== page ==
ICE confirms death of detained immigrant with COVID-19
Immigrations and Customs Enforcement (ICE) confirmed Thursday the first death of a migrant detained in a facility from the coronavirus.
Carlos Escobar-Mejia, 57, was pronounced dead on Wednesday at a hospital in California where he had been hospitalized since April 24 after exhibiting coronavirus-related symptoms and testing positive for the disease the same day, ICE said.
Escobar-Mejia entered ICE custody on Jan. 10 and was transferred to the Otay Mesa Detention Center in San Diego. The Otay Mesa Detention Center has the biggest outbreak of the virus of any ICE detention center, according to data released by the agency.
A medical screening on Jan. 11 indicated that Escobar-Mejia had hypertension, and he self-identified as having diabetes, according to ICE. People with diabetes might be at higher risk for severe illness from COVID-19, according to guidelines from the Centers for Disease Control and Prevention (CDC).
The American Civil Liberties Union (ACLU) said Wednesday that an unnamed migrant had died at the Otay Mesa Detention Center. The ACLU urged ICE to release more people from detention to prevent further fatalities.
“This is a terrible tragedy, and it was entirely predictable and preventable. For months, public health experts and corrections officials have warned that detention centers would be Petri dishes for the spread of COVID-19 — and a death trap for thousands of people in civil detention,” ACLU Deputy Director of Immigration Policy Andrea Flores said in a statement.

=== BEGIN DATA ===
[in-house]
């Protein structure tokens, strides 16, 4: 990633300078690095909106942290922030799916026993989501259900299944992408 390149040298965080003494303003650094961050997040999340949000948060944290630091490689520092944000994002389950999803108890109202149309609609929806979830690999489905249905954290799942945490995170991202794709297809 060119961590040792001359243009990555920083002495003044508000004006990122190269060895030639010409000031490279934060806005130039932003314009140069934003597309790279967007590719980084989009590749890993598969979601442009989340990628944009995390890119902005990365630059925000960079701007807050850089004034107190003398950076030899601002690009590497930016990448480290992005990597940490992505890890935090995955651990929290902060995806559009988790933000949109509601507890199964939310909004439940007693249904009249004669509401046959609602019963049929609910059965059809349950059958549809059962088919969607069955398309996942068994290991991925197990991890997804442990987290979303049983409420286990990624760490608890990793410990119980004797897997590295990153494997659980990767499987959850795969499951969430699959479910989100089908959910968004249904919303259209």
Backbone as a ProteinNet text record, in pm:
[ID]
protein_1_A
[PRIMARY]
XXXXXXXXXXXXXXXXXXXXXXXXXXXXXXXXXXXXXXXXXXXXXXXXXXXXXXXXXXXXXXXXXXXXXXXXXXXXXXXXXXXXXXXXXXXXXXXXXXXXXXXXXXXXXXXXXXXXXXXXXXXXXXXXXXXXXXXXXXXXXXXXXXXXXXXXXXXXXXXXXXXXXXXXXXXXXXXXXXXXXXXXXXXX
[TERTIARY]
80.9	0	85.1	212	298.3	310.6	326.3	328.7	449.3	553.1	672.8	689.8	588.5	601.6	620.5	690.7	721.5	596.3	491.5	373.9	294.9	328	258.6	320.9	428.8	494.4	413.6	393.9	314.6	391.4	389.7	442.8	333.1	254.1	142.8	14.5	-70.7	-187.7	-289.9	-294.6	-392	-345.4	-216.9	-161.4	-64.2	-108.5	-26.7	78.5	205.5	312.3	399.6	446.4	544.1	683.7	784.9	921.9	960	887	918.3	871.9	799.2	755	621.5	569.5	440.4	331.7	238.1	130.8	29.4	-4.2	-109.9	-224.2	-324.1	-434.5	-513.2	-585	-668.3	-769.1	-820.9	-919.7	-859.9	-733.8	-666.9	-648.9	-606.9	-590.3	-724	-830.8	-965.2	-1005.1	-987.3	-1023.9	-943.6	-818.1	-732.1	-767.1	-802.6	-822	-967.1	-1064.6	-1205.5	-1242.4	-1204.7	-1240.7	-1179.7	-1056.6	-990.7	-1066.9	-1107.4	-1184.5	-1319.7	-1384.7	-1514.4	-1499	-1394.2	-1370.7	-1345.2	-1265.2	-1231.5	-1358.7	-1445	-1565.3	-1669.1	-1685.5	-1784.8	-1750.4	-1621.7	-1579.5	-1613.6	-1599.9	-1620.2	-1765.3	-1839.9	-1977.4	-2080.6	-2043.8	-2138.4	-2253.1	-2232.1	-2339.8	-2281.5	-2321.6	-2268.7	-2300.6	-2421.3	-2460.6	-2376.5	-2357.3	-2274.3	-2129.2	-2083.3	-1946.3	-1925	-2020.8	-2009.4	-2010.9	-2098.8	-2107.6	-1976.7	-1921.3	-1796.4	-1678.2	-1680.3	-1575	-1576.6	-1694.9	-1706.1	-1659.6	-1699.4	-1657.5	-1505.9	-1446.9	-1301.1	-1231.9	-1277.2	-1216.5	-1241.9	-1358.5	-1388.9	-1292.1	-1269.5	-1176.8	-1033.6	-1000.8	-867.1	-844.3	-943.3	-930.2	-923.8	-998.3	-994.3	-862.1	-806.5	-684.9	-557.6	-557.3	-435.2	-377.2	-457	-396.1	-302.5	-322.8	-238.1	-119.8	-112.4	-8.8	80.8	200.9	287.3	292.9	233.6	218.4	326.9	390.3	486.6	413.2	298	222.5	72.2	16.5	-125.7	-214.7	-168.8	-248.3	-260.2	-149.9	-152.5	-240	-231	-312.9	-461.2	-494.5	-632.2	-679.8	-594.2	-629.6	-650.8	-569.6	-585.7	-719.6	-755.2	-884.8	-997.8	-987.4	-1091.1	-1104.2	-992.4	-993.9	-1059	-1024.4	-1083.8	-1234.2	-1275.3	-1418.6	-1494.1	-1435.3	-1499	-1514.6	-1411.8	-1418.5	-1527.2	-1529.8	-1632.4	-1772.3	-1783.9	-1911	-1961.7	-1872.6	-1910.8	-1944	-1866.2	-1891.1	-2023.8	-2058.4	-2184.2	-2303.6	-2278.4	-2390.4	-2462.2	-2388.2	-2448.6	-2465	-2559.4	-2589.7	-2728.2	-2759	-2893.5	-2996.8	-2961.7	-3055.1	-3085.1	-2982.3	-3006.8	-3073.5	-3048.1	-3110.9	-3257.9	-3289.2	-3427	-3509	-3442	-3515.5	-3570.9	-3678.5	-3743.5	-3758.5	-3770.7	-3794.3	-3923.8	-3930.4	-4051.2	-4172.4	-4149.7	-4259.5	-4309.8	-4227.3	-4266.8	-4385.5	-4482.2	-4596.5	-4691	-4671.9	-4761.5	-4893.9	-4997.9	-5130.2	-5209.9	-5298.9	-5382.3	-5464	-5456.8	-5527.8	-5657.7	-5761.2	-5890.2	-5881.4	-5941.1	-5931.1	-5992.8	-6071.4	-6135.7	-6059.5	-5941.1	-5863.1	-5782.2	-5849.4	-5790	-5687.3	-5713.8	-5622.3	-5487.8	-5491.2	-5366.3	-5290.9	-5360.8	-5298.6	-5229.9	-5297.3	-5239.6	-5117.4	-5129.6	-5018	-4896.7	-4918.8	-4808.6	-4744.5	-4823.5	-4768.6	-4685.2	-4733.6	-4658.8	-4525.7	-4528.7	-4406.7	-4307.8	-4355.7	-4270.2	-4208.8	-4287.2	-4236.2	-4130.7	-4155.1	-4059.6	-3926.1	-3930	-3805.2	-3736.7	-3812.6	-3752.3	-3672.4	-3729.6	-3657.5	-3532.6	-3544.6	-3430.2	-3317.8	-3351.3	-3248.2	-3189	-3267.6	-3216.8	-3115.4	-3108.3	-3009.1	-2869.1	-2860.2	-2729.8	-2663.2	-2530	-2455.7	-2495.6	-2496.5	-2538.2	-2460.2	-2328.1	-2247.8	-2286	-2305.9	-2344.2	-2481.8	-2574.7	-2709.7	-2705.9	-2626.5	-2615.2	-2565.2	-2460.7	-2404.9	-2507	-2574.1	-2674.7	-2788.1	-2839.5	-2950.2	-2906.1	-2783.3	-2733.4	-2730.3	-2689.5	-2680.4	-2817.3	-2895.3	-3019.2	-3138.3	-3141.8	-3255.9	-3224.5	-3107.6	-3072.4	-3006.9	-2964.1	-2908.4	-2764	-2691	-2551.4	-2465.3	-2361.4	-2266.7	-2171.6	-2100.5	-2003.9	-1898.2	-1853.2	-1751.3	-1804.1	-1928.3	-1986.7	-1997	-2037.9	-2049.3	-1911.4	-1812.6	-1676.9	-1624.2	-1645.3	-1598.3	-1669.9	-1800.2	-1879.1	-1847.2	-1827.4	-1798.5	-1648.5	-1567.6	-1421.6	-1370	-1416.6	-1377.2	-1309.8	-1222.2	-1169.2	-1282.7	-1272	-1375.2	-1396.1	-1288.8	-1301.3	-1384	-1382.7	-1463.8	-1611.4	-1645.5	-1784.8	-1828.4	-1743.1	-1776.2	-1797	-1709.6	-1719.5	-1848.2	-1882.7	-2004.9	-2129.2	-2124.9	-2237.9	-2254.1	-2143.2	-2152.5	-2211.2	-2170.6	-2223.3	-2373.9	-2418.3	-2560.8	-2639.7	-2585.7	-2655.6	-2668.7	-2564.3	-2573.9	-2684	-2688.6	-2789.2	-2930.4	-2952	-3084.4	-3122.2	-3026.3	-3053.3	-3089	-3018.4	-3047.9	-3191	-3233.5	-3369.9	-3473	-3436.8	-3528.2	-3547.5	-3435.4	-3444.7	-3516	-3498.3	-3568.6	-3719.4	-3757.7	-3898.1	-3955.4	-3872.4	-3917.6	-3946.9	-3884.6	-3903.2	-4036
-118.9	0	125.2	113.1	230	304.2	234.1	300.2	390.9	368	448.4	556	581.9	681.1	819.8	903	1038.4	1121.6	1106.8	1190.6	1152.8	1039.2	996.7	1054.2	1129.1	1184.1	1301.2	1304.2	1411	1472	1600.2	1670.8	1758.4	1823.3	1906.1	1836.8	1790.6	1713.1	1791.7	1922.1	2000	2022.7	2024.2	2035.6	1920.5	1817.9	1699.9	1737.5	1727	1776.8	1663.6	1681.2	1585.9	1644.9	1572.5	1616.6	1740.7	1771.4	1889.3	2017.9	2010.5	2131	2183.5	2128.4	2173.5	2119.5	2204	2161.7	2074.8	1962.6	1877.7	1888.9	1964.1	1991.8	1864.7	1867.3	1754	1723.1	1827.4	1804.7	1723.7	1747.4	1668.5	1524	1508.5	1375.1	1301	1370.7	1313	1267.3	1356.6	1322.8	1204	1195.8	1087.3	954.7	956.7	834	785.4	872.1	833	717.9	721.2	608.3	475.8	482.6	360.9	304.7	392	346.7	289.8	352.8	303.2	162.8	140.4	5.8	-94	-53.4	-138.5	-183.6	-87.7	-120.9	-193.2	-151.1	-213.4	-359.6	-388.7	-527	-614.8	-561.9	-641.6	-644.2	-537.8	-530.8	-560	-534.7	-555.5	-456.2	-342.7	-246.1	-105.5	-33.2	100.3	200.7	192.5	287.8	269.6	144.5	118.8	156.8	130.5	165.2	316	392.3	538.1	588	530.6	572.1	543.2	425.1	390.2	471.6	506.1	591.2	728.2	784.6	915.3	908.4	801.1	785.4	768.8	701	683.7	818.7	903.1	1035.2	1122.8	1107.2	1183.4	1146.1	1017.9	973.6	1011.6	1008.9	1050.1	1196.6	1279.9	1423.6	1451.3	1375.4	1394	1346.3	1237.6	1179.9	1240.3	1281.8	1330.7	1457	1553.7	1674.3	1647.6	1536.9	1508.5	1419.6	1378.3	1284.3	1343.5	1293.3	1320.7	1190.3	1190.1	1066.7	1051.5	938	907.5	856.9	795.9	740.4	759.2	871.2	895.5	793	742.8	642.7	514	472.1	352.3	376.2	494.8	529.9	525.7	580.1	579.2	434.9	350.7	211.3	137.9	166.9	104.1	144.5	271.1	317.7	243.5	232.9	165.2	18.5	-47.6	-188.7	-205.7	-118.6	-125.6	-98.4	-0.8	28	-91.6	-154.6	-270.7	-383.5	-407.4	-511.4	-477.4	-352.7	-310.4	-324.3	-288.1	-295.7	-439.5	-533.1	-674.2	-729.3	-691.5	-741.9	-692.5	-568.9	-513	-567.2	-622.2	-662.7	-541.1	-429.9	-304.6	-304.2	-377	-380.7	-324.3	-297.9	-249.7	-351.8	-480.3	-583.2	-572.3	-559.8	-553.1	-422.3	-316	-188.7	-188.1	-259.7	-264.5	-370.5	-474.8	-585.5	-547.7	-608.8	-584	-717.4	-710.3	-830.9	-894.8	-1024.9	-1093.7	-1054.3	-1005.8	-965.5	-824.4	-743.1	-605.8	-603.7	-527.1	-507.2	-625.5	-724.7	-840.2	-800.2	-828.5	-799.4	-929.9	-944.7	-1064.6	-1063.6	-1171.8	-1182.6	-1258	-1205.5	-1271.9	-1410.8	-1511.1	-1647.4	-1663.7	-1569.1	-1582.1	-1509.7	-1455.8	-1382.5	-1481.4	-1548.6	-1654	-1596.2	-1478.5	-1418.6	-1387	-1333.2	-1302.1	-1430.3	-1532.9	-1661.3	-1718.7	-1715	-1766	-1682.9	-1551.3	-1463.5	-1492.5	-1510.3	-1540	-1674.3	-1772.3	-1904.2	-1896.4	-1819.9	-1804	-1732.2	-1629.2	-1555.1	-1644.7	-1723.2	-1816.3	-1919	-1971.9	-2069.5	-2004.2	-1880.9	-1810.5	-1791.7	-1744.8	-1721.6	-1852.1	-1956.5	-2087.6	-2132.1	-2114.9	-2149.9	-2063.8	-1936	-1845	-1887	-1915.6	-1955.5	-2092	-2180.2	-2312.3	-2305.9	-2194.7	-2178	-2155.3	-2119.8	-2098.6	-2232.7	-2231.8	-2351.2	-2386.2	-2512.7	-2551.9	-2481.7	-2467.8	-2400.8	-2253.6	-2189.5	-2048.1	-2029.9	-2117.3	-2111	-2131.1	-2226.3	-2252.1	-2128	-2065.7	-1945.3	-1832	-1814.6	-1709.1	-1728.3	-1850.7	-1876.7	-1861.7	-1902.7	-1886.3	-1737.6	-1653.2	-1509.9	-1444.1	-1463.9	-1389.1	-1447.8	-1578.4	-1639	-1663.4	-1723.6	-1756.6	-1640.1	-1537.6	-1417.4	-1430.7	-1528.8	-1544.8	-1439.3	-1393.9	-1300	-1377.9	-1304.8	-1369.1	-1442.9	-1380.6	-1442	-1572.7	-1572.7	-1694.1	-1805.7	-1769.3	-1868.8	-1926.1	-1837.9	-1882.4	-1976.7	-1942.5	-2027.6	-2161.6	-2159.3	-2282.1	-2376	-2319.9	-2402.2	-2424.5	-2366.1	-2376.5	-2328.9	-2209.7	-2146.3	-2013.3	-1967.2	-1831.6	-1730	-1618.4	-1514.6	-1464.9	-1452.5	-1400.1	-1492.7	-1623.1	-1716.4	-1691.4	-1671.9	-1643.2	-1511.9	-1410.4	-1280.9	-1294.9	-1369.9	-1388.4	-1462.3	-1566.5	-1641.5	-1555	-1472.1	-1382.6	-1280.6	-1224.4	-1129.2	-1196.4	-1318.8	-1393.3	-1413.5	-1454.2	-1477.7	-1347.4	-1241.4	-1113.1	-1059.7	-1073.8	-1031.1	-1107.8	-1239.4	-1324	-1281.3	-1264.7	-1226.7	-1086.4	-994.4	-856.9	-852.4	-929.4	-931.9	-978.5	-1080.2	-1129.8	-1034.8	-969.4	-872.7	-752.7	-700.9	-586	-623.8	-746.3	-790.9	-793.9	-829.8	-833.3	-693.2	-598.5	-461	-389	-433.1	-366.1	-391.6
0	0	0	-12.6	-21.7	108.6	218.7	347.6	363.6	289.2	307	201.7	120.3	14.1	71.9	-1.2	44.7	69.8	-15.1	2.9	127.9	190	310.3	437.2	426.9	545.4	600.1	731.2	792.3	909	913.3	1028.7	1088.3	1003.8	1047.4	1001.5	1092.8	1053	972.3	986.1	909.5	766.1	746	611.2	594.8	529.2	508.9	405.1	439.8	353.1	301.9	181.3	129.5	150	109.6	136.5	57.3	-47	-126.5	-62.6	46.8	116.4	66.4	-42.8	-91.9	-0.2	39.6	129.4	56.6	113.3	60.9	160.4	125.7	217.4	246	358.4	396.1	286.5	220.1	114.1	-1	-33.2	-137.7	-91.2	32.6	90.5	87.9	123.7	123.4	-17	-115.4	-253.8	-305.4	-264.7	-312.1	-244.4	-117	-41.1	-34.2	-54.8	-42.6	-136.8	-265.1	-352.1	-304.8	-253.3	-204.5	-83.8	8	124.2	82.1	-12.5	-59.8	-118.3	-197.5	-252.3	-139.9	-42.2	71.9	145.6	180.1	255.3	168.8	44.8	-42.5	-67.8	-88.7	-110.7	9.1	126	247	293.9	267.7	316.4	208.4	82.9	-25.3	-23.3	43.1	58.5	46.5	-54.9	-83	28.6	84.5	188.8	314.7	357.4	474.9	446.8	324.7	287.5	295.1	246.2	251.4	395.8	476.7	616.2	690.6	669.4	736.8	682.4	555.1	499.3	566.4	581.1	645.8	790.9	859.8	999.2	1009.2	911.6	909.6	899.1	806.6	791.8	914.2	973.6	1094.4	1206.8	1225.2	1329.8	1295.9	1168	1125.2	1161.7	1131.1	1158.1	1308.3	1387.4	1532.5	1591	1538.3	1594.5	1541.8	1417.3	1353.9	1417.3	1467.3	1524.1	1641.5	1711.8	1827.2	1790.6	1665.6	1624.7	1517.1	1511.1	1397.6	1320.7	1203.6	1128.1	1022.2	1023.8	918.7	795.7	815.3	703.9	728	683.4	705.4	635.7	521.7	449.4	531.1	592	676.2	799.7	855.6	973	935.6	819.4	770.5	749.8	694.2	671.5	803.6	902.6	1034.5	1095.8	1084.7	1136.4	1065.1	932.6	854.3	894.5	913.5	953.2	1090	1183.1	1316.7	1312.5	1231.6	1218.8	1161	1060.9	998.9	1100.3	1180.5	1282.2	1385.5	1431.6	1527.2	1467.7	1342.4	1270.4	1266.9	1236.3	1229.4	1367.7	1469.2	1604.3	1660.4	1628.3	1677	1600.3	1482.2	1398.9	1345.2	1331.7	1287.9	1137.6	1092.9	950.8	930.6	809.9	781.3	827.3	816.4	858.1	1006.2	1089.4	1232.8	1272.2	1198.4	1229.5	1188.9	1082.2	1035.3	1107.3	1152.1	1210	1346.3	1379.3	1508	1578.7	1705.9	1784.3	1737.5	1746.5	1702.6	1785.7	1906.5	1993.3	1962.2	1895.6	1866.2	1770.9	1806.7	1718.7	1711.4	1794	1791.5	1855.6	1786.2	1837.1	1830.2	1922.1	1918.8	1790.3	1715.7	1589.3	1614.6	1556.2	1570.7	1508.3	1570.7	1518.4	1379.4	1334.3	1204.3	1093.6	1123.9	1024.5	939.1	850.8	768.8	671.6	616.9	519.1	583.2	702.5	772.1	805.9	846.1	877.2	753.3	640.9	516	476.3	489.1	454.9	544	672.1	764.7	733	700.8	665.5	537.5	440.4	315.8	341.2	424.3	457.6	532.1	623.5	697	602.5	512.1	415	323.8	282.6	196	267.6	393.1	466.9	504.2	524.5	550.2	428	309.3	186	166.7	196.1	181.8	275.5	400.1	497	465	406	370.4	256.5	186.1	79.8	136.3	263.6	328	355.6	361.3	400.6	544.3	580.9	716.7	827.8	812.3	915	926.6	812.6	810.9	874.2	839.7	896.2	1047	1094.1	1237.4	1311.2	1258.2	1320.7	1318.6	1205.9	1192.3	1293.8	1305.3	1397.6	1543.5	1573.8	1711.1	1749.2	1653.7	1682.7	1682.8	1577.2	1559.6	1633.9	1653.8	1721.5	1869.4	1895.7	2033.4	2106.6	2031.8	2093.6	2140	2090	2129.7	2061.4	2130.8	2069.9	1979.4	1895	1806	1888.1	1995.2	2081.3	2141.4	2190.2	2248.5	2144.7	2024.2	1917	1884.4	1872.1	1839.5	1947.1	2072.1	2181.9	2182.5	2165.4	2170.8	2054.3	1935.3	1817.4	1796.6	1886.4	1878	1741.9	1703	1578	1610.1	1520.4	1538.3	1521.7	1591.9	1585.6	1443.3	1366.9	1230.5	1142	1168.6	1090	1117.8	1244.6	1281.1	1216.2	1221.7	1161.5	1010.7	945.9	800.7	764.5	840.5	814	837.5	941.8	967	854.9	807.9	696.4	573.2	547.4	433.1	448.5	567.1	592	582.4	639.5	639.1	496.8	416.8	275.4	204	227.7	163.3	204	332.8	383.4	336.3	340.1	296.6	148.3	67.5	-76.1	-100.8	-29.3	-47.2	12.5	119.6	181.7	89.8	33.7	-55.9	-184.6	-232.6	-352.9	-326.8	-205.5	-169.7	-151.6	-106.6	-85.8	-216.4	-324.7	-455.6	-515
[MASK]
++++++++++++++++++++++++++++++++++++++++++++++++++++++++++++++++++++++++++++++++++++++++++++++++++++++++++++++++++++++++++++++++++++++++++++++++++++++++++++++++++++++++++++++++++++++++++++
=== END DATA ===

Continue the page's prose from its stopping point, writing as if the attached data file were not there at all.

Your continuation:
Other immigrant advocates issued similar calls after the reported death.
“Had ICE and CoreCivic acted with at least a modicum of competence and organization, this death would not have taken place. Now thousands of other lives remain in jeopardy,” Lisa Knox, of Centro Legal de la Raza, an organization that represents detained immigrants throughout California, said in a statement.
“ICE and CoreCivic’s refusal to take any steps to protect the precious lives in their custody before being legally required or publicly shamed into doing so is outrageous.”
Health services at Otay Mesa Detention Center began administering COVID-19 tests on April 1, and of the 181 migrants tested there, 140 have tested positive for COVID-19.
The ACLU filed a class-action lawsuit against ICE and CoreCivic, the private contractor that runs the detention center, last month demanding that the number of people detained be dramatically reduced for safety amid the pandemic.
A judge last week ordered ICE and CoreCivic to begin releasing medically vulnerable people in custody at the center.
So far in May, ICE said 53 people have been released from ICE custody at the Otay Mesa Detention Center.
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